Satellites will address critical science priorities for quantifying ocean carbon

Shutler, JD; Wanninkhof, R; Nightingale, PD; Woolf, DK; Bakker, DCE; Watson, A; Ashton, I; Holding, T; Chapron, B; Quilfen, Y; Fairall, C; Schuster, U; Nakajima, M; Donlon, CJ. 2019 Satellites will address critical science priorities for quantifying ocean carbon. Frontiers in Ecology and the Environment. 9, pp. https://doi.org/10.1002/fee.2129

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Official URL: http://dx.doi.org/10.1002/fee.2129

Abstract/Summary

The ability to routinely quantify global carbon dioxide (CO2) absorption by the oceans has become crucial: it provides a powerful constraint for establishing global and regional carbon (C) budgets, and enables identification of the ecological impacts and risks of this uptake on the marine environment. Advances in understanding, technology, and international coordination have made it possible to measure CO2 absorption by the oceans to a greater degree of accuracy than is possible in terrestrial landscapes. These advances, combined with new satellite-based Earth observation capabilities, increasing public availability of data, and cloud computing, provide important opportunities for addressing critical knowledge gaps. Furthermore, Earth observation in synergy with in-situ monitoring can provide the large-scale ocean monitoring that is necessary to support policies to protect ocean ecosystems at risk, and motivate societal shifts toward meeting C emissions targets; however, sustained effort will be needed.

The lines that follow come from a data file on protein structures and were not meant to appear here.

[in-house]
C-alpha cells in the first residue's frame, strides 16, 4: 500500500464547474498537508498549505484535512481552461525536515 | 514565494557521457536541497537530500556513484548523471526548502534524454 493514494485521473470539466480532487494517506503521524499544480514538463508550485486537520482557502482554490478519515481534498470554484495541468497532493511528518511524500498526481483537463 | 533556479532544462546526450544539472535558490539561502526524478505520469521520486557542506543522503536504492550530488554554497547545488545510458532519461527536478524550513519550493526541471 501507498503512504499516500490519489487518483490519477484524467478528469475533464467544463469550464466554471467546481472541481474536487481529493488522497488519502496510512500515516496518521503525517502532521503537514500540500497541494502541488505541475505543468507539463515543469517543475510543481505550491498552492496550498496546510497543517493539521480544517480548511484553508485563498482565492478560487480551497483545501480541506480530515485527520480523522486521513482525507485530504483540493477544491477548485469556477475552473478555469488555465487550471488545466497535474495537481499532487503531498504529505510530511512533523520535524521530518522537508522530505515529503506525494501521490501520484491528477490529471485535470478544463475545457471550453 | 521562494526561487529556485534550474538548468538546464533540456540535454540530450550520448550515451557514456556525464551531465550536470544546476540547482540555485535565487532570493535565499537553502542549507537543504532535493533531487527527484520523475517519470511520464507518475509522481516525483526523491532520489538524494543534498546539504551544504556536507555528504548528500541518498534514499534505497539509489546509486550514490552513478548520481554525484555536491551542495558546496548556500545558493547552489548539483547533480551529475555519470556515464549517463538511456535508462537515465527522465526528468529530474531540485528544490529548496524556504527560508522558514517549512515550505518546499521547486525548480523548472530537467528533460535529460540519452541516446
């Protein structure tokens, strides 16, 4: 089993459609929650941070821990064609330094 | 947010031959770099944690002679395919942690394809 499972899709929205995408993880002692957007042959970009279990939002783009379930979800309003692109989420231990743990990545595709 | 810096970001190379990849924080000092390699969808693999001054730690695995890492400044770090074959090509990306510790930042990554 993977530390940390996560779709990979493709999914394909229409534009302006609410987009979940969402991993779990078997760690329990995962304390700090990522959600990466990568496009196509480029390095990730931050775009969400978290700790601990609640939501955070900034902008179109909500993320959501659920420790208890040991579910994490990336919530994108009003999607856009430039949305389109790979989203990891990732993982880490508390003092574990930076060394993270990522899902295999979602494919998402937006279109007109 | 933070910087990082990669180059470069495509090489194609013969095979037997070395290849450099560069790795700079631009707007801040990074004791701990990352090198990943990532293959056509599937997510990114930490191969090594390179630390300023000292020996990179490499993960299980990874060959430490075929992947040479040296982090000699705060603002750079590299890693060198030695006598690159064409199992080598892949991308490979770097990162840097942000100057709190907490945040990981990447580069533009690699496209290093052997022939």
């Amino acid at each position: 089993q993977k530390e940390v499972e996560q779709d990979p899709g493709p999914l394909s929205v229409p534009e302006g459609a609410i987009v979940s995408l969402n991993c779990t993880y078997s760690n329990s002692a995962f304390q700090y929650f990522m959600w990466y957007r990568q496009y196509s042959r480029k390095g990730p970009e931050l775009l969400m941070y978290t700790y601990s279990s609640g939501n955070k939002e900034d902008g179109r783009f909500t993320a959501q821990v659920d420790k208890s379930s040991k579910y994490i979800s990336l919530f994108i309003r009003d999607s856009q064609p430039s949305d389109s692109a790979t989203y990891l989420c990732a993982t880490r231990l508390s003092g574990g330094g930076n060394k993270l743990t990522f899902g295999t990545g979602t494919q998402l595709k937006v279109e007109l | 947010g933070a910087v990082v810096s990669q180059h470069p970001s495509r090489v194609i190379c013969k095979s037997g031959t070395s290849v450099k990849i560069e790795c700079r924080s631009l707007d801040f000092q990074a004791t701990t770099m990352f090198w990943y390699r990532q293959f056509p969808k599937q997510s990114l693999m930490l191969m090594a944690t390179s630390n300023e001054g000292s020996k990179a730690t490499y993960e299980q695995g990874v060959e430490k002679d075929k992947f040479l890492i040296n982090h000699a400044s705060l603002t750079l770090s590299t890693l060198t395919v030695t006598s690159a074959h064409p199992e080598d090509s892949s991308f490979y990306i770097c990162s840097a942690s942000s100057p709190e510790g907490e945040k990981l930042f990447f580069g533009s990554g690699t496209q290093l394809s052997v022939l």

Item Type: Publication - Article
Additional Keywords: carbon cycle, CO2, air-sea transfer, gas exchange, carbon sink, remote sensing, satellites
Subjects: Atmospheric Sciences
Earth Observation - Remote Sensing
Meteorology and Climatology
Oceanography
Divisions: Plymouth Marine Laboratory > Science Areas > Marine Biochemistry and Observations
Depositing User: Professor Philip Nightingale
Date made live: 17 Jan 2020 14:58
Last Modified: 25 Apr 2020 10:00
URI: http://plymsea.ac.uk/id/eprint/8276

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